Common forms of computer-readable media include, for example, a floppy disk, a flexible disk, hard disk, magnetic tape, or any other magnetic medium, a CD-ROM, any other optical medium, punchcards, papertape, any other physical medium with patterns of holes, a RAM, a PROM, and EPROM, a FLASH-EPROM, any other memory chip or cartridge, a carrier wave as described hereinafter, or any other medium from which a computer can read.
Various forms of computer readable media may be involved in carrying one or more sequences of one or more instructions to processor 1004 for execution. For example, the instructions may initially be carried on a magnetic disk of a remote computer. The remote computer can load the instructions into its dynamic memory and send the instructions over a telephone line using a modem. A modem local to computer system 1000 can receive the data on the telephone line and use an infra-red transmitter to convert the data to an infra-red signal. An infra-red detector can receive the data carried in the infra-red signal and appropriate circuitry can place the data on bus 1002. Bus 1002 carries the data to main memory 1006, from which processor 1004 retrieves and executes the instructions. The instructions received by main memory 1006 may optionally be stored on storage device 1010 either before or after execution by processor 1004.
Computer system 1000 also includes a communication interface 1018 coupled to bus 1002. Communication interface 1018 provides a two-way data communication coupling to a network link 1020 that is connected to a local network 1022. For example, communication interface 1018 may be an integrated services digital network (ISDN) card or a modem to provide a data communication connection to a corresponding type of telephone line. As another example, communication interface 1018 may be a local area network (LAN) card to provide a data communication connection to a compatible LAN. Wireless links may also be implemented. In any such implementation, communication interface 1018 sends and receives electrical, electromagnetic or optical signals that carry digital data streams representing various types of information.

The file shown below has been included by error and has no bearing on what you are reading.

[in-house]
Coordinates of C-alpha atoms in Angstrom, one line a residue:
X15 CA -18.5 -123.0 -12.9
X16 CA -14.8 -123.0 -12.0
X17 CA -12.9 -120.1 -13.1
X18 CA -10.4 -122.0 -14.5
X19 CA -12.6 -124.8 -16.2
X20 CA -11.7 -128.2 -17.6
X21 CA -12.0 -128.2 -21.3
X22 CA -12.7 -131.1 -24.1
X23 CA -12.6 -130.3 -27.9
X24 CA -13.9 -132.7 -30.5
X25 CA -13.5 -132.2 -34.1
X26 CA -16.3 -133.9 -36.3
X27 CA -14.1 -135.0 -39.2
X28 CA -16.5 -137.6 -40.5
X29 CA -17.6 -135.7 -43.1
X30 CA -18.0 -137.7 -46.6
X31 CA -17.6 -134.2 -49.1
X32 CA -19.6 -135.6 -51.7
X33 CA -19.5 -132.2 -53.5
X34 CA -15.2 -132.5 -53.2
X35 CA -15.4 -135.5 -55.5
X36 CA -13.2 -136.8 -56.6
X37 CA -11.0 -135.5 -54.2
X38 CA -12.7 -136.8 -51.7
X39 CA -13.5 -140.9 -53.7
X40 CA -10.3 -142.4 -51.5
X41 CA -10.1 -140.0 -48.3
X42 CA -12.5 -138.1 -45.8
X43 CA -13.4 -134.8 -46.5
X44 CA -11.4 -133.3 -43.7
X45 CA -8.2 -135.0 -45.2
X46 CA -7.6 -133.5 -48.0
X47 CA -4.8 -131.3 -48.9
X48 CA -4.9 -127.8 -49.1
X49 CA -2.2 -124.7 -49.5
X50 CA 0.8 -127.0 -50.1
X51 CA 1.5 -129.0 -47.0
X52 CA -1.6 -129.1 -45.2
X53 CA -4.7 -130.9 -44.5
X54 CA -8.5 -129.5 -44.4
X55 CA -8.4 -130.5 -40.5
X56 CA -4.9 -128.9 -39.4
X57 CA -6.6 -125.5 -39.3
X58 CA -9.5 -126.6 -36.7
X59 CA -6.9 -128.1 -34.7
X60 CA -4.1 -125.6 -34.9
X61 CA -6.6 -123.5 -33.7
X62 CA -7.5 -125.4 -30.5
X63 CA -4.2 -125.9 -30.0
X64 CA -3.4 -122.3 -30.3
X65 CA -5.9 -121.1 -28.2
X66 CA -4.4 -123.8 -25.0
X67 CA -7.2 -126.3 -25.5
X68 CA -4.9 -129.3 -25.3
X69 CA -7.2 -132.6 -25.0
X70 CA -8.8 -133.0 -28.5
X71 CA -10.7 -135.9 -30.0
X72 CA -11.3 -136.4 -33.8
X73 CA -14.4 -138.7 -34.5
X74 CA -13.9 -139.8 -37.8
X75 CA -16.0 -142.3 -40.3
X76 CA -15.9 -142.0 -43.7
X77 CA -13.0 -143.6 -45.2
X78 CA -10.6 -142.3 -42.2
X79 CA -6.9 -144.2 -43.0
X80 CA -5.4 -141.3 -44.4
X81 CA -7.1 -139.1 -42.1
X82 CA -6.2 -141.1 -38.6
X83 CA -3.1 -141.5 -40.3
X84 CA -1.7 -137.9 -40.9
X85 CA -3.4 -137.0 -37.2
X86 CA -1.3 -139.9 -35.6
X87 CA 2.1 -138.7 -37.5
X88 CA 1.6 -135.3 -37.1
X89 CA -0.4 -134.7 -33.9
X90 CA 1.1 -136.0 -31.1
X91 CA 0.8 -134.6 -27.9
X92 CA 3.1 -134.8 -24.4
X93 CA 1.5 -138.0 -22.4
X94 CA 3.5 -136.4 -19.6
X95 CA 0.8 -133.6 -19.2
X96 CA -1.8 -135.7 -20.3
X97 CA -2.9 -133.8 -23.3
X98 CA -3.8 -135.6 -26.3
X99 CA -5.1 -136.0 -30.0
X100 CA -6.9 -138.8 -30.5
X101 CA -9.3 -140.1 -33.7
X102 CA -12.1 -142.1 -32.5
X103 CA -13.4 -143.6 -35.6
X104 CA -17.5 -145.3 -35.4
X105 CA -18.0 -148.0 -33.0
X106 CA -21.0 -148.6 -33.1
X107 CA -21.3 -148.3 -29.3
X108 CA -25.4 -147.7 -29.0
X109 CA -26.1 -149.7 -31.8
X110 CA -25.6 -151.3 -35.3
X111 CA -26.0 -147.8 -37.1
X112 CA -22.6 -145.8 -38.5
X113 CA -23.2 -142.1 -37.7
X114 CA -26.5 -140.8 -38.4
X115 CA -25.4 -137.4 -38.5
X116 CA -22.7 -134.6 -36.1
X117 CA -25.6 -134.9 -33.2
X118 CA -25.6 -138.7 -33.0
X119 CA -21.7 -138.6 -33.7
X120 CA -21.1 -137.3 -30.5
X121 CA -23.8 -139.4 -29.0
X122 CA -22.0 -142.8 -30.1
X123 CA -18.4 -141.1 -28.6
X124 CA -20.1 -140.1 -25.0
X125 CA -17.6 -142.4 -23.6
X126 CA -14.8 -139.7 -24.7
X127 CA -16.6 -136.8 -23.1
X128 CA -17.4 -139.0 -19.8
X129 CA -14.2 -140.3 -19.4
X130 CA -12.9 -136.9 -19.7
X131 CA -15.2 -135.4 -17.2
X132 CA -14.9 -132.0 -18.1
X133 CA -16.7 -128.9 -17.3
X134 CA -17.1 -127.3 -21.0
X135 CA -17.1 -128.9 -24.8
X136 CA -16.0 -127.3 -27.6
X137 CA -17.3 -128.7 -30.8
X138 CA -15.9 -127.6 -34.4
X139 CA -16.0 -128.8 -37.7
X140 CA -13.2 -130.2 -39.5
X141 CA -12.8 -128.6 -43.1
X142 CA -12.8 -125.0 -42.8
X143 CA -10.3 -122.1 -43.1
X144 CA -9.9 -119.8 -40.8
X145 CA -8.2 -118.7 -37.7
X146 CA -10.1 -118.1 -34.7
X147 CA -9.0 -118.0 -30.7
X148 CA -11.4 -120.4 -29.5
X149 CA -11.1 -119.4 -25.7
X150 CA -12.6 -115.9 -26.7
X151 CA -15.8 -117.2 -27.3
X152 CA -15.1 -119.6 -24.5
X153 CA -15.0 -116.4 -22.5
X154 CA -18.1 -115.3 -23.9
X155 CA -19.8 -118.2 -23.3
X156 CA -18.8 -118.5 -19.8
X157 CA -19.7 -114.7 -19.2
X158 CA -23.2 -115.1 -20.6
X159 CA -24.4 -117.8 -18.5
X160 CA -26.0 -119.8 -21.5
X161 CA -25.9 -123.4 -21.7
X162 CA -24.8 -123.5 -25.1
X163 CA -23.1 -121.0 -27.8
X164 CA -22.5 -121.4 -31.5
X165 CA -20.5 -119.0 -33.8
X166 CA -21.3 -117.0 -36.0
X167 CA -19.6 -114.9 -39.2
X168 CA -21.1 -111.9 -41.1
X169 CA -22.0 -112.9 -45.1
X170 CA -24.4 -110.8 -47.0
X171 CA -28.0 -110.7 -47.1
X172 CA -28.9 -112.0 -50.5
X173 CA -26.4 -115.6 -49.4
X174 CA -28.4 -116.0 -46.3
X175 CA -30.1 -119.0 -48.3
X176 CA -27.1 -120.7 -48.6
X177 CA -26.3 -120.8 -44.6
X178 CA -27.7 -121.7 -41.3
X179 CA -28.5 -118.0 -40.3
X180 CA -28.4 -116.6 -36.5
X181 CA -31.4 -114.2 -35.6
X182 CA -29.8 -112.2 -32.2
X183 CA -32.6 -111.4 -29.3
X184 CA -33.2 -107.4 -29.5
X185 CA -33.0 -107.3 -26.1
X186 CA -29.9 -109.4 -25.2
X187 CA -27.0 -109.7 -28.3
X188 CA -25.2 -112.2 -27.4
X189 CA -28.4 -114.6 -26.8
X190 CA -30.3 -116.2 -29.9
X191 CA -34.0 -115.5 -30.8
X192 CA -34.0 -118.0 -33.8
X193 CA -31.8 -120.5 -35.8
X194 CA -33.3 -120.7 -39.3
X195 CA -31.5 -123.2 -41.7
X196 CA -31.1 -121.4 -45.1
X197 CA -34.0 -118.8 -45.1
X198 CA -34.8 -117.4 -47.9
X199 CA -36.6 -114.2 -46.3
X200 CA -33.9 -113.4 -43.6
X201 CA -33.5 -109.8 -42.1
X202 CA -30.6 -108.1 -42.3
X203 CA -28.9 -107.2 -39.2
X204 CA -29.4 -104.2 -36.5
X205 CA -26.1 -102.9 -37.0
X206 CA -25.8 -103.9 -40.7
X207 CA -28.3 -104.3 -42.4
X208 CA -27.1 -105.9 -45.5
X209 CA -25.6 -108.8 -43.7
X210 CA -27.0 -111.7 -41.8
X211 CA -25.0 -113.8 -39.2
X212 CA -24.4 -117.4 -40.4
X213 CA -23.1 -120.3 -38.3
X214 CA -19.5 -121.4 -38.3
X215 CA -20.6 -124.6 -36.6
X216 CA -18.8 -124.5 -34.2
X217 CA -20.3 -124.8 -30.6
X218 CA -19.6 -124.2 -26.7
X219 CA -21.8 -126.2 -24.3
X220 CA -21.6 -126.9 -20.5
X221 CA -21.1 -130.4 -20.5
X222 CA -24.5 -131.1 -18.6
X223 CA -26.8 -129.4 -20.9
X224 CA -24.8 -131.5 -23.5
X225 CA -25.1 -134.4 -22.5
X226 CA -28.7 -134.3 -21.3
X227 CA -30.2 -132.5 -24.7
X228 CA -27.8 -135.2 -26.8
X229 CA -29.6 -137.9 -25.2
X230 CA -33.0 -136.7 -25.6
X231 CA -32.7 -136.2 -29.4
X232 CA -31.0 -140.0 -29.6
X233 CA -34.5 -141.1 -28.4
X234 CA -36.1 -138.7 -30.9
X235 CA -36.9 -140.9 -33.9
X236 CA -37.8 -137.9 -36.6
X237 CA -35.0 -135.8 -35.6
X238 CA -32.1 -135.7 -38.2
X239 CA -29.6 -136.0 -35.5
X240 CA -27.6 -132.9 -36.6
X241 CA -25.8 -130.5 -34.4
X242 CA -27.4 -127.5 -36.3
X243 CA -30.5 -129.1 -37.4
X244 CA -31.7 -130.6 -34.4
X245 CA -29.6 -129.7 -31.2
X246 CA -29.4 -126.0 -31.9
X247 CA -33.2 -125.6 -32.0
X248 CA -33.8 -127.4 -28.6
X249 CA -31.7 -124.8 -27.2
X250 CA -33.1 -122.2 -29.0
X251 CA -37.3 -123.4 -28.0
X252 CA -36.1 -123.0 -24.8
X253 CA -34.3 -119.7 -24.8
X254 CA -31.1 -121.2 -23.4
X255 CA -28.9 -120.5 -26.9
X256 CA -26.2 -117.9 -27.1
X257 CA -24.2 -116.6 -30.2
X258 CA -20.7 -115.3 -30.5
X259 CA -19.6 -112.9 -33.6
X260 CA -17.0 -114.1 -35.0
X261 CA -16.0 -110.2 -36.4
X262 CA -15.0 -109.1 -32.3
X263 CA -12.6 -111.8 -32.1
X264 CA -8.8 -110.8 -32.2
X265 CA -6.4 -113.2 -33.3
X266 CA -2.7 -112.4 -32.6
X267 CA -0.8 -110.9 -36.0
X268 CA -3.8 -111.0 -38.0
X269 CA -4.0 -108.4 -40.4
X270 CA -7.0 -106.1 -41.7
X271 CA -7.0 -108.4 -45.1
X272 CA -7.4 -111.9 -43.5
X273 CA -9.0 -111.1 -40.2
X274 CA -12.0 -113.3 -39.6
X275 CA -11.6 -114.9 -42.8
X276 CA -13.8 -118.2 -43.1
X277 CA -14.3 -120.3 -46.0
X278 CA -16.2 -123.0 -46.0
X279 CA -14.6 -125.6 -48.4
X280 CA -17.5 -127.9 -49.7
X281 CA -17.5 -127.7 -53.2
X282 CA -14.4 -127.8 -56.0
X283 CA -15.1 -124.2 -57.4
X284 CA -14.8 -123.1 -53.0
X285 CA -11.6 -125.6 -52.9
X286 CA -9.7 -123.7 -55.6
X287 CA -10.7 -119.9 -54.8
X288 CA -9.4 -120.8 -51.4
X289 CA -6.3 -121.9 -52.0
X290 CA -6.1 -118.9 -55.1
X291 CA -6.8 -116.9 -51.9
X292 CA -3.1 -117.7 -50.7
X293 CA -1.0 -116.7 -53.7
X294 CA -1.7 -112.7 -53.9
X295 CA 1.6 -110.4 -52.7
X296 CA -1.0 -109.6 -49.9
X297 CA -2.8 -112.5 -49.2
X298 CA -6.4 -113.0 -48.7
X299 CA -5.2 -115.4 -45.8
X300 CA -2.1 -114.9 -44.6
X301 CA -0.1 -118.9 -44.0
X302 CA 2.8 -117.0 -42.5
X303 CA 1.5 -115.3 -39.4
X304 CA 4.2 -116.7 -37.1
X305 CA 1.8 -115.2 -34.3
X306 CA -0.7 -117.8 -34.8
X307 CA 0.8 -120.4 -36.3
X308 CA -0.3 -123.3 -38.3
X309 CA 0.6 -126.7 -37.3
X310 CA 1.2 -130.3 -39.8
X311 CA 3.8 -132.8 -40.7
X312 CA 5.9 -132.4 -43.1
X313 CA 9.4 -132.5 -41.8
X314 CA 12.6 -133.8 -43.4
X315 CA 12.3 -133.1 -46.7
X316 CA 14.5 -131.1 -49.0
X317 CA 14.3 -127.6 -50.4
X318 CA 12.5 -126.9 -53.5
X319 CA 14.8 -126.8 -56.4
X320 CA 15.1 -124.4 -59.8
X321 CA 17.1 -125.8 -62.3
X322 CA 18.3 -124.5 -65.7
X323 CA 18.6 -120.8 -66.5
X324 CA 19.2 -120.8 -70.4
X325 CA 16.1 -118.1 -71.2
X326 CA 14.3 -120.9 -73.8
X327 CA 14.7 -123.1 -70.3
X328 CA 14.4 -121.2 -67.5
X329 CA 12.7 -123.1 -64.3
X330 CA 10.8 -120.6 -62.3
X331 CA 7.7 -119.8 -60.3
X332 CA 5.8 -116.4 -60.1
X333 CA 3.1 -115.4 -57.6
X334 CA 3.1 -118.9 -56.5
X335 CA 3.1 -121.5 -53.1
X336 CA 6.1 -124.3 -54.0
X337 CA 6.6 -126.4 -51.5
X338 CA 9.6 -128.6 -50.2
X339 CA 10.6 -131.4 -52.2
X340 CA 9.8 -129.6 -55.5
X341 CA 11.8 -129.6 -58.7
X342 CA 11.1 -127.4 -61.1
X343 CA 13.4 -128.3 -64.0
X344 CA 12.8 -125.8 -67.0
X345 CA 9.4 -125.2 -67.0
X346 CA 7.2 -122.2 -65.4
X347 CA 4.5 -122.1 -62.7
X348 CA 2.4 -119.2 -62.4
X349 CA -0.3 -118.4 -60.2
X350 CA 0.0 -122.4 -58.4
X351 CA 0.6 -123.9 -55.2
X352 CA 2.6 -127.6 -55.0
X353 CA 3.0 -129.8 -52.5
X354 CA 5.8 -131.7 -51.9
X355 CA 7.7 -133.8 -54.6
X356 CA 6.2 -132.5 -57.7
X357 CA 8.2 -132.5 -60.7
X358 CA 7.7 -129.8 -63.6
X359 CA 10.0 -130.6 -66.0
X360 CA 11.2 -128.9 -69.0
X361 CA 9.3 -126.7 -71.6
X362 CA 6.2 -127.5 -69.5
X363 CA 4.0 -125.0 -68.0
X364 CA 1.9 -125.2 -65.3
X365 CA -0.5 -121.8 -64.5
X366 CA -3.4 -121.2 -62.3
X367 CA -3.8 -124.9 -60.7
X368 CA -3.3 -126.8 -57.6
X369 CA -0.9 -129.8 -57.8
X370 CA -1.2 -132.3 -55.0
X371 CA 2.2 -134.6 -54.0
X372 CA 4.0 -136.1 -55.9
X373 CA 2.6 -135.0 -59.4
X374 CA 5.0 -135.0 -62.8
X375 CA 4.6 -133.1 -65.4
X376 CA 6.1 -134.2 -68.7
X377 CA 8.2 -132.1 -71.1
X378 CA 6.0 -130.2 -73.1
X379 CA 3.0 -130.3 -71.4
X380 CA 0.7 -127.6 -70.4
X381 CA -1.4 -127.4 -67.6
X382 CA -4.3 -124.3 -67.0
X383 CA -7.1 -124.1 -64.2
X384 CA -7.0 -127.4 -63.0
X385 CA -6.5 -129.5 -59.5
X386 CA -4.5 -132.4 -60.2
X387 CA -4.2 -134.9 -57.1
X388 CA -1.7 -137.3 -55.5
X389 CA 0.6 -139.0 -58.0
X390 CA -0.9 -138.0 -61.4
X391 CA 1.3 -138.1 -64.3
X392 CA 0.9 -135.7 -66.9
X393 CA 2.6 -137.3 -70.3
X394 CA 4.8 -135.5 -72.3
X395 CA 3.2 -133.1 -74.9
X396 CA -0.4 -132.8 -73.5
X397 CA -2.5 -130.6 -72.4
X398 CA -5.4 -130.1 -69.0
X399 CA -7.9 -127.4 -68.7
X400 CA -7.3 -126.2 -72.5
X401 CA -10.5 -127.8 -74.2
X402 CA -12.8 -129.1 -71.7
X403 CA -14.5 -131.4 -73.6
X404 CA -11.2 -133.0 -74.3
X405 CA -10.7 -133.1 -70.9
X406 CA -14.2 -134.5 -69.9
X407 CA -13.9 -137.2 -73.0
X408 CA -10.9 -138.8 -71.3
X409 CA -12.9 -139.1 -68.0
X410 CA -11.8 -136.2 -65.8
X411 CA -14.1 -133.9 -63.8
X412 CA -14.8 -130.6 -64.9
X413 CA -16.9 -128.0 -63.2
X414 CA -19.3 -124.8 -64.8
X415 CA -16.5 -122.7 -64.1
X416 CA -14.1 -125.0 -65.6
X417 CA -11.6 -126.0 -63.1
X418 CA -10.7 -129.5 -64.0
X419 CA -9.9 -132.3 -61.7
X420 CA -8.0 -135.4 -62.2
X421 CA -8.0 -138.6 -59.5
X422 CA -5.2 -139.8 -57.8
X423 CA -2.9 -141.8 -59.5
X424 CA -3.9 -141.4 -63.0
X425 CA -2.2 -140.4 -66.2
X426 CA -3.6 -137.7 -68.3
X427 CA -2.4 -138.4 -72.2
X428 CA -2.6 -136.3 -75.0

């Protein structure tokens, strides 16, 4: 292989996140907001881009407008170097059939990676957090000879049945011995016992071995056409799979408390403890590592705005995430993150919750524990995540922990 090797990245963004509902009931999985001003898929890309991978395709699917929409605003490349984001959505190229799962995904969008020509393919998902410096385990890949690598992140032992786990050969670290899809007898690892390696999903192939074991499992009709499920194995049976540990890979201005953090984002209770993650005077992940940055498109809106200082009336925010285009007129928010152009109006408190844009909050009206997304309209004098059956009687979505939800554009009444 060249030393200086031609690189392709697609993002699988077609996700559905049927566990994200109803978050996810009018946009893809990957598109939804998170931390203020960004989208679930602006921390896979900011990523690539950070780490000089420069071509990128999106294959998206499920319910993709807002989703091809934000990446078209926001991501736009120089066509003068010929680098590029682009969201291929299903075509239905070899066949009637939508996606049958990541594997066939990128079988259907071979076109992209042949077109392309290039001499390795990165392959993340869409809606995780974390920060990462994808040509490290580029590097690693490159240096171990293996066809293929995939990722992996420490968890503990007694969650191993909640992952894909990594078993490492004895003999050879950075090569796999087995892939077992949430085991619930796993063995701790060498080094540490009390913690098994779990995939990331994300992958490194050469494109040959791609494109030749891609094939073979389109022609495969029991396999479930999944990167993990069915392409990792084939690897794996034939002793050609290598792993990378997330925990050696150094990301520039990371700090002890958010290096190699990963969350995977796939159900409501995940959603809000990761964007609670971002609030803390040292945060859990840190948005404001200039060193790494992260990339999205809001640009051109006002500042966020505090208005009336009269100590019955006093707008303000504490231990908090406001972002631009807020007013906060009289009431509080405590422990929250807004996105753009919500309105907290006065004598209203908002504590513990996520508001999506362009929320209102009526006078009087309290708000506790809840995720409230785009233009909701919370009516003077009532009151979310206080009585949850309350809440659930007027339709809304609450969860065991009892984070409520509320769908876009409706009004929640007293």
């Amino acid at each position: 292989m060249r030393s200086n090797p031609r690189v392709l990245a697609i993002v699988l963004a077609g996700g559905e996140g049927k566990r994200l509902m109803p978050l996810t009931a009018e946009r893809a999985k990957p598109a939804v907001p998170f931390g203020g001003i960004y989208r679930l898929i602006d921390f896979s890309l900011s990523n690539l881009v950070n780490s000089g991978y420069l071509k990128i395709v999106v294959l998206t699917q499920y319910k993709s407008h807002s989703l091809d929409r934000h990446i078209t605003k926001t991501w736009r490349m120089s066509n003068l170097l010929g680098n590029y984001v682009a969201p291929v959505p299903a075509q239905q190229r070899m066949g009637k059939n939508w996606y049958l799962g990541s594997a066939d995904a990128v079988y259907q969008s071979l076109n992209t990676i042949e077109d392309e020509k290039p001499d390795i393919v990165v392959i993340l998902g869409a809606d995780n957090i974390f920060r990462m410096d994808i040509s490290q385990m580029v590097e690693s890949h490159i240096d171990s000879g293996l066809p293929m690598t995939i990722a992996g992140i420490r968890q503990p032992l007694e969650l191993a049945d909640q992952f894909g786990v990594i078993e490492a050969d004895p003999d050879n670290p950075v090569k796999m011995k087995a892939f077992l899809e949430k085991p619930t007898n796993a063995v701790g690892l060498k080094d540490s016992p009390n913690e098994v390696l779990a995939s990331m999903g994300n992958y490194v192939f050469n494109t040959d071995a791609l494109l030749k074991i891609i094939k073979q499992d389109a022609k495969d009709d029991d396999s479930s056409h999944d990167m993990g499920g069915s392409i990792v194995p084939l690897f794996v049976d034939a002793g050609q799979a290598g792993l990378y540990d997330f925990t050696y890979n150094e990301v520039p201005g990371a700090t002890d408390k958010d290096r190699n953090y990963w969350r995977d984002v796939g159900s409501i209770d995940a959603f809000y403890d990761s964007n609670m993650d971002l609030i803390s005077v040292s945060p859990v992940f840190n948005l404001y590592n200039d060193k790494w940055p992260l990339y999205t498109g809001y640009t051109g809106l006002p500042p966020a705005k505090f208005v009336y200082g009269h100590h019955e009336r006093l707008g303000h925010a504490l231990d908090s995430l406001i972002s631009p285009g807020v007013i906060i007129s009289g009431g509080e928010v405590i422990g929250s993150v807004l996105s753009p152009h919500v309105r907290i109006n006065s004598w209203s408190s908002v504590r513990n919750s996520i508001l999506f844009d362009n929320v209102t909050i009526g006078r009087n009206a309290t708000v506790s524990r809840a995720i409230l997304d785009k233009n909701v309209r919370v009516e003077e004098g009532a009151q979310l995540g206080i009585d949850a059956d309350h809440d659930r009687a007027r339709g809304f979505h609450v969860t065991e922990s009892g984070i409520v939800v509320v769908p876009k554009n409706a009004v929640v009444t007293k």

Network link 1020 typically provides data communication through one or more networks to other data devices. For example, network link 1020 may provide a connection through local network 1022 to a host computer 1024. Local network 1022 uses electrical, electromagnetic or optical signals that carry digital data streams. The signals through the various networks and the signals on network link 1020 and through communication interface 1018, which carry the digital data to and from computer system 1000, are exemplary forms of carrier waves transporting the information.
Computer system 1000 can send messages and receive data, including program code, through the network(s), network link 1020 and communication interface 1018.
The received code may be executed by processor 1004 as it is received, and/or stored in storage device 1010, or other non-volatile storage for later execution. In this manner, computer system 1000 may obtain application code in the form of a carrier wave.
In the foregoing specification, the invention has been described with reference to specific embodiments thereof. It will, however, be evident that various modifications and changes may be made thereto without departing from the broader spirit and scope of the invention. The specification and drawings are, accordingly, to be regarded in an illustrative rather than a restrictive sense.
|Cited Patent||Filing date||Publication date||Applicant||Title|
|US4037918||Jul 31, 1975||Jul 26, 1977||Matsushita Electric Industrial Co., Ltd.||Fourier-transform holography by pseudo-random phase shifting|
|US4456371||Jun 30, 1982||Jun 26, 1984||International Business Machines Corporation||Optical projection printing threshold leveling arrangement|
|US5302477||Aug 21, 1992||Apr 12, 1994||Intel Corporation||Inverted phase-shifted reticle|
|US5308741||Jul 31, 1992||May 3, 1994||Motorola, Inc.||Lithographic method using double exposure techniques, mask position shifting and light phase shifting|
|US5316878||Jun 4, 1992||May 31, 1994||Oki Electric Industry Co., Ltd.||Pattern forming method and photomasks used therefor|
|US5324600||Jul 7, 1992||Jun 28, 1994||Oki Electric Industry Co., Ltd.||Method of forming resist pattern and photomask therefor|
|US5328807||Jun 7, 1991||Jul 12, 1994||Hitichi, Ltd.||Method of forming a pattern|
|US5334542||Nov 18, 1992||Aug 2, 1994||Oki Electric Industry Co., Ltd.||Method of forming T-shaped electrode|
|US5352550||Apr 23, 1993||Oct 4, 1994||Hitachi, Ltd.||Mask for manufacturing semiconductor devices and method of manufacture thereof|